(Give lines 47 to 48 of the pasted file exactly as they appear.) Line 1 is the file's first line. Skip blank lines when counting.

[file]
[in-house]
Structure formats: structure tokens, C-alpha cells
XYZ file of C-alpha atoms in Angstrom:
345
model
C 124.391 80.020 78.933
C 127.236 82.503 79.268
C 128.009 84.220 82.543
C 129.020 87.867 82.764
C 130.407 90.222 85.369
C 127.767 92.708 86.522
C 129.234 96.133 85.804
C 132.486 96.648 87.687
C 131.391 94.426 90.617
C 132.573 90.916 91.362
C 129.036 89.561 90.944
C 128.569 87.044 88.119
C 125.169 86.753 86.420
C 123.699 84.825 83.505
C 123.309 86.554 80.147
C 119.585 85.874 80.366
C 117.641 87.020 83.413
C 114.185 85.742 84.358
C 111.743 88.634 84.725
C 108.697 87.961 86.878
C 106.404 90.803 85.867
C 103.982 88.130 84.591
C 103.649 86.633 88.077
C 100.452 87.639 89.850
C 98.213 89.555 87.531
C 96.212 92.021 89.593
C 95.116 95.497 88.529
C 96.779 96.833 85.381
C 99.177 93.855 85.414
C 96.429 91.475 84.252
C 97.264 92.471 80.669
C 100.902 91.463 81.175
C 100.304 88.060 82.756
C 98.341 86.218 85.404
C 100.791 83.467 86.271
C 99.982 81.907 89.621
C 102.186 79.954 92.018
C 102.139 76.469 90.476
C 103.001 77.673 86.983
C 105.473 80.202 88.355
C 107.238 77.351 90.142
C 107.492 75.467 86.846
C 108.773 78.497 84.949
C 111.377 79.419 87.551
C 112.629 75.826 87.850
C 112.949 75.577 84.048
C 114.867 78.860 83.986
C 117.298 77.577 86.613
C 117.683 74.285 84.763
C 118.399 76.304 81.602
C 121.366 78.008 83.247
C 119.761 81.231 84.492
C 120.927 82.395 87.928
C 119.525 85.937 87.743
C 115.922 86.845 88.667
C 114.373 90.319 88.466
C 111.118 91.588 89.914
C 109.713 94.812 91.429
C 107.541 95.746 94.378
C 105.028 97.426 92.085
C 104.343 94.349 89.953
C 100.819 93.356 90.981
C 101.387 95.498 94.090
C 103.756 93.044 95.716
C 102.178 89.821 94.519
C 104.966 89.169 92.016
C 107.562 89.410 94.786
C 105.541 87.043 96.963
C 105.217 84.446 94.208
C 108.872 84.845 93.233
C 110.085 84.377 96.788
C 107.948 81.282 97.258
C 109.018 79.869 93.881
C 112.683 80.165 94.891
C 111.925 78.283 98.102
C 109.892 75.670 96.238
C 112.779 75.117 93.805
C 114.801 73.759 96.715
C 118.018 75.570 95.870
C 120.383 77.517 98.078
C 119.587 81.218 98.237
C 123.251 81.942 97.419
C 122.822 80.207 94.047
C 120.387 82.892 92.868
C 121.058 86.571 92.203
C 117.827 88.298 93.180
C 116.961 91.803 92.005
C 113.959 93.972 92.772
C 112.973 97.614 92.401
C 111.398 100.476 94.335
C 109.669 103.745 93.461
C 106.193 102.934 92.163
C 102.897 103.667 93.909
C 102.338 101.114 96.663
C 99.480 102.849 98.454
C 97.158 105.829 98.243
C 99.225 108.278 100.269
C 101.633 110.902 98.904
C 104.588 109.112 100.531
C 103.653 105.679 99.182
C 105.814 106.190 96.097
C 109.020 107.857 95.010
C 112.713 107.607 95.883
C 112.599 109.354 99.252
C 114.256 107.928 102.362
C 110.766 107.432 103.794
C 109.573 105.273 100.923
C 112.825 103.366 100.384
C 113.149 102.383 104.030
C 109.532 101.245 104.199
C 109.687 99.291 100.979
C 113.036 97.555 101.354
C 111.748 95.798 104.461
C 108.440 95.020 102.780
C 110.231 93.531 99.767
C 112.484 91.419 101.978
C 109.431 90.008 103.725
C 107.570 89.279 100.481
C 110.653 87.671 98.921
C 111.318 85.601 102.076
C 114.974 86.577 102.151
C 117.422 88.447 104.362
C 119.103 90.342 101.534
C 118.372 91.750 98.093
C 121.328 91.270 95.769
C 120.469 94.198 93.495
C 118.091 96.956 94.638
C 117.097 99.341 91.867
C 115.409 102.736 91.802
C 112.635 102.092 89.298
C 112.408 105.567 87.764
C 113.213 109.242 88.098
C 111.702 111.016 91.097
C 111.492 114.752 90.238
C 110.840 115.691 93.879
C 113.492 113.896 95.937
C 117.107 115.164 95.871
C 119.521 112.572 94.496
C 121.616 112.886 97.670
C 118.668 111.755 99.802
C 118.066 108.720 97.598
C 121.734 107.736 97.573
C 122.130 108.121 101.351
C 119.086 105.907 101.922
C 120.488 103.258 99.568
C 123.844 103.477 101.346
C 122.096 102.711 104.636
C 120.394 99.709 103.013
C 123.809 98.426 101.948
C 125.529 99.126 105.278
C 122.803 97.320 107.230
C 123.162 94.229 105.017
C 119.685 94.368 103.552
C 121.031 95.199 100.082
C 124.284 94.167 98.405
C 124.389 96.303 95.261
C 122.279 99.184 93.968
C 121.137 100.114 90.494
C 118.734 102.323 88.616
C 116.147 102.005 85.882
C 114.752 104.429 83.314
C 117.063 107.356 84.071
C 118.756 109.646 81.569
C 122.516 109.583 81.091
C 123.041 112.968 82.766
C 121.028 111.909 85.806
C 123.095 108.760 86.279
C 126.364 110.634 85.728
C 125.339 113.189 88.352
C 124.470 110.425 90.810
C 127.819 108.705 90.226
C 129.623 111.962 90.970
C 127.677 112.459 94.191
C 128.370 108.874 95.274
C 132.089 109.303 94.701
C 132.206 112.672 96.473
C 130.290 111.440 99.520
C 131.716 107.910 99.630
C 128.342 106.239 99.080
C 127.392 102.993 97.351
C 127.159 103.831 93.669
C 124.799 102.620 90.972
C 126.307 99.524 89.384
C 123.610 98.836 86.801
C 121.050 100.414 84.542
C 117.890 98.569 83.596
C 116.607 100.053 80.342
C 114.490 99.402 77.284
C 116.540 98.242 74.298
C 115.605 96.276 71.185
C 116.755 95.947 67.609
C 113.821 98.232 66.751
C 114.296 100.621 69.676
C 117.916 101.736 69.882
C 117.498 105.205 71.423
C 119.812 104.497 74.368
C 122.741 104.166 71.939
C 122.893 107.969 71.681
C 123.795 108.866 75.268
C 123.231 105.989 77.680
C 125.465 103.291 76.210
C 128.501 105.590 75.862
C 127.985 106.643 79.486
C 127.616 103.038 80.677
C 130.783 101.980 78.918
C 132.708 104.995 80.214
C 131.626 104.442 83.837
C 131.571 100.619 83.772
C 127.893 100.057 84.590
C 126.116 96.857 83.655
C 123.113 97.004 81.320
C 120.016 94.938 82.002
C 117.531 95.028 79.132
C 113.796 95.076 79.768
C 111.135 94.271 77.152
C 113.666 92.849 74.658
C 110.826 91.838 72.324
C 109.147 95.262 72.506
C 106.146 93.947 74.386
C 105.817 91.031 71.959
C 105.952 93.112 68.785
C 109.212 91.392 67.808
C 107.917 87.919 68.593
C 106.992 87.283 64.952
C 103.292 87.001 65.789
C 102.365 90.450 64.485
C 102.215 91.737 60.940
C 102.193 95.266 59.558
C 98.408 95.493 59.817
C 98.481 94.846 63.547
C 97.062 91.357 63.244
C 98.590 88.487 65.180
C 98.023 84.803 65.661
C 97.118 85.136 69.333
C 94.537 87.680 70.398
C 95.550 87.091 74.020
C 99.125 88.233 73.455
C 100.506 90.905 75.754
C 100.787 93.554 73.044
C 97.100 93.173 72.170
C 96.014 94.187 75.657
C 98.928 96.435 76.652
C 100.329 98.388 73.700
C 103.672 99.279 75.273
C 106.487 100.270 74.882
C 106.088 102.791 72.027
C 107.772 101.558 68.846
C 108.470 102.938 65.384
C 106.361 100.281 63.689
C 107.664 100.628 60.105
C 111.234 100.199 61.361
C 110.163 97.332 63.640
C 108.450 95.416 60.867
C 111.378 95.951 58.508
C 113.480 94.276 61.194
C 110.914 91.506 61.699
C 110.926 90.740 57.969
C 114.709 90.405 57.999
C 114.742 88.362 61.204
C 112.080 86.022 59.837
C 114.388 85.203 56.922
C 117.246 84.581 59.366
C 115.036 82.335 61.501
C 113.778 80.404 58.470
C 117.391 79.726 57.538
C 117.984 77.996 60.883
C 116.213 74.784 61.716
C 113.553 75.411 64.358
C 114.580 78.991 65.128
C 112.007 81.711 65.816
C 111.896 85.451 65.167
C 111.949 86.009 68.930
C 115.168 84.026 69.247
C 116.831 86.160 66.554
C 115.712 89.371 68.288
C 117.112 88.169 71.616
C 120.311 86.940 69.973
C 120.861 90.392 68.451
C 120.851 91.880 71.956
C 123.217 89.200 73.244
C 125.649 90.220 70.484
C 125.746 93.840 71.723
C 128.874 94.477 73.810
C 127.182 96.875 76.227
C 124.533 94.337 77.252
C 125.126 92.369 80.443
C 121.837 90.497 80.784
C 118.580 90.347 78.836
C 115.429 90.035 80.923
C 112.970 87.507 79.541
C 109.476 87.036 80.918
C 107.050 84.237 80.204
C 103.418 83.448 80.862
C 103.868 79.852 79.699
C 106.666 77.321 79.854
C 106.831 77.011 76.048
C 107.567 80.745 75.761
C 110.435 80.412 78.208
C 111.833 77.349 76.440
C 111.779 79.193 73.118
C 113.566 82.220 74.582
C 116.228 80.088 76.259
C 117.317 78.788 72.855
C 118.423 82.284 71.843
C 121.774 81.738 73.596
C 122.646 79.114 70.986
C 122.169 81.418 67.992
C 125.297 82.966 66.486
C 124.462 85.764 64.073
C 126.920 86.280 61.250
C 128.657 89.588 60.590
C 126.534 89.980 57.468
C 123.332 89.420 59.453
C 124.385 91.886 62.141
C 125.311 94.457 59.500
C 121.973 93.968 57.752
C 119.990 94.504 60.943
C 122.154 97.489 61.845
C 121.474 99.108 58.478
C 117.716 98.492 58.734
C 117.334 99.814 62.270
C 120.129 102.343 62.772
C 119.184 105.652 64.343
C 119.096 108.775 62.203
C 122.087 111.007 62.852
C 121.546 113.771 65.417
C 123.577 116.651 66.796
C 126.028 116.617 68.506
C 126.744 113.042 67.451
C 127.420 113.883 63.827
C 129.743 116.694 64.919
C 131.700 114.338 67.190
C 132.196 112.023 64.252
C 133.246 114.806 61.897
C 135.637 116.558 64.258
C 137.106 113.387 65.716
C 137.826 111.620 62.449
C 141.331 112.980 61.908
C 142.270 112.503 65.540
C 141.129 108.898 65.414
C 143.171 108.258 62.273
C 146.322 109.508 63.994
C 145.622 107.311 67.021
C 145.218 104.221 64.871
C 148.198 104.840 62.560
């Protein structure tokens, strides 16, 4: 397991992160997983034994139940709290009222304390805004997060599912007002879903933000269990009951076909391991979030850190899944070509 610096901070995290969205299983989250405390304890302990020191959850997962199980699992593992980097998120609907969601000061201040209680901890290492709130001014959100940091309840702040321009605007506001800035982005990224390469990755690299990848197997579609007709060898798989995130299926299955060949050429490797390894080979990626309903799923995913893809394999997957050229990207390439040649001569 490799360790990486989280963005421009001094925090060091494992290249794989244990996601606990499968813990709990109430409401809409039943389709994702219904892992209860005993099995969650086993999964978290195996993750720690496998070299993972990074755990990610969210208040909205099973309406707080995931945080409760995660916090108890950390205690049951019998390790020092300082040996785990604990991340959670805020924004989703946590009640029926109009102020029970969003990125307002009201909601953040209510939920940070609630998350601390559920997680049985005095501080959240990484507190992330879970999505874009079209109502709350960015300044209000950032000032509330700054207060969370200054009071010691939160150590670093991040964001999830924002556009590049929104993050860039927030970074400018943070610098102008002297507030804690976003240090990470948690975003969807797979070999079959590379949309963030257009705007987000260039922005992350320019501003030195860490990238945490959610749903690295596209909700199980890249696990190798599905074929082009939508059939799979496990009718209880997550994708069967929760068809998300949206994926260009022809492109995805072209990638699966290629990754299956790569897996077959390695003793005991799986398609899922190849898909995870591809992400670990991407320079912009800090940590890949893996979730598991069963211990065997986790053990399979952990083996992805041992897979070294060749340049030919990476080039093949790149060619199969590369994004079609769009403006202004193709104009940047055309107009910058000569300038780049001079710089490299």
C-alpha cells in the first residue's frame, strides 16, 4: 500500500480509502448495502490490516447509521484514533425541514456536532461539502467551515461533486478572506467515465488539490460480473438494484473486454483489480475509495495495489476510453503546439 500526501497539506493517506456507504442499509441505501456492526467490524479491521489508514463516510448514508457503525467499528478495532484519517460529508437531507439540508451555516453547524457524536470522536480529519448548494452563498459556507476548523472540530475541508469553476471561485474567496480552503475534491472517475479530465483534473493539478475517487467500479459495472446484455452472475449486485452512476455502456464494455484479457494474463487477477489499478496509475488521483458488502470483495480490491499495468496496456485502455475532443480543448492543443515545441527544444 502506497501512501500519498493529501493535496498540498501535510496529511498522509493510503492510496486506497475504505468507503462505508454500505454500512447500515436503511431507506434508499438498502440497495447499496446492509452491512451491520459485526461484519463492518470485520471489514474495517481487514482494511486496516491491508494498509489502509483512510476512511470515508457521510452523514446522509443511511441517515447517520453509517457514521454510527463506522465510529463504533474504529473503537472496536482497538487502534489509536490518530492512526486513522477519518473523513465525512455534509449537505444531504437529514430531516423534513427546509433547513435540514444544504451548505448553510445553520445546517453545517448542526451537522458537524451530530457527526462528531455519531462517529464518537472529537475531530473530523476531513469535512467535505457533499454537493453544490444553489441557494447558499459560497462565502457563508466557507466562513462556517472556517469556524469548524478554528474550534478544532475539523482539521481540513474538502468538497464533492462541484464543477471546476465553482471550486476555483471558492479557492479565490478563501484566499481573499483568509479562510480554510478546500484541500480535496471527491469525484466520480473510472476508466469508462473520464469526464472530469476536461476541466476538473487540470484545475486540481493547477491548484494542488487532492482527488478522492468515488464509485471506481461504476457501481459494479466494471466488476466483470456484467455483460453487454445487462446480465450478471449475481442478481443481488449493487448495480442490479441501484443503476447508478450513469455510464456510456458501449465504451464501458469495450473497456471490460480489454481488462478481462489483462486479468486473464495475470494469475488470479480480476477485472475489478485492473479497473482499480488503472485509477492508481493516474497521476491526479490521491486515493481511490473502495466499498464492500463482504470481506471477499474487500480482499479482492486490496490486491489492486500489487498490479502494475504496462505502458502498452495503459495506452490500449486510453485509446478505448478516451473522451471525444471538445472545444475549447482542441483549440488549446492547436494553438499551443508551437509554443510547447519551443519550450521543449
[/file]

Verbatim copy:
C 107.492 75.467 86.846
C 108.773 78.497 84.949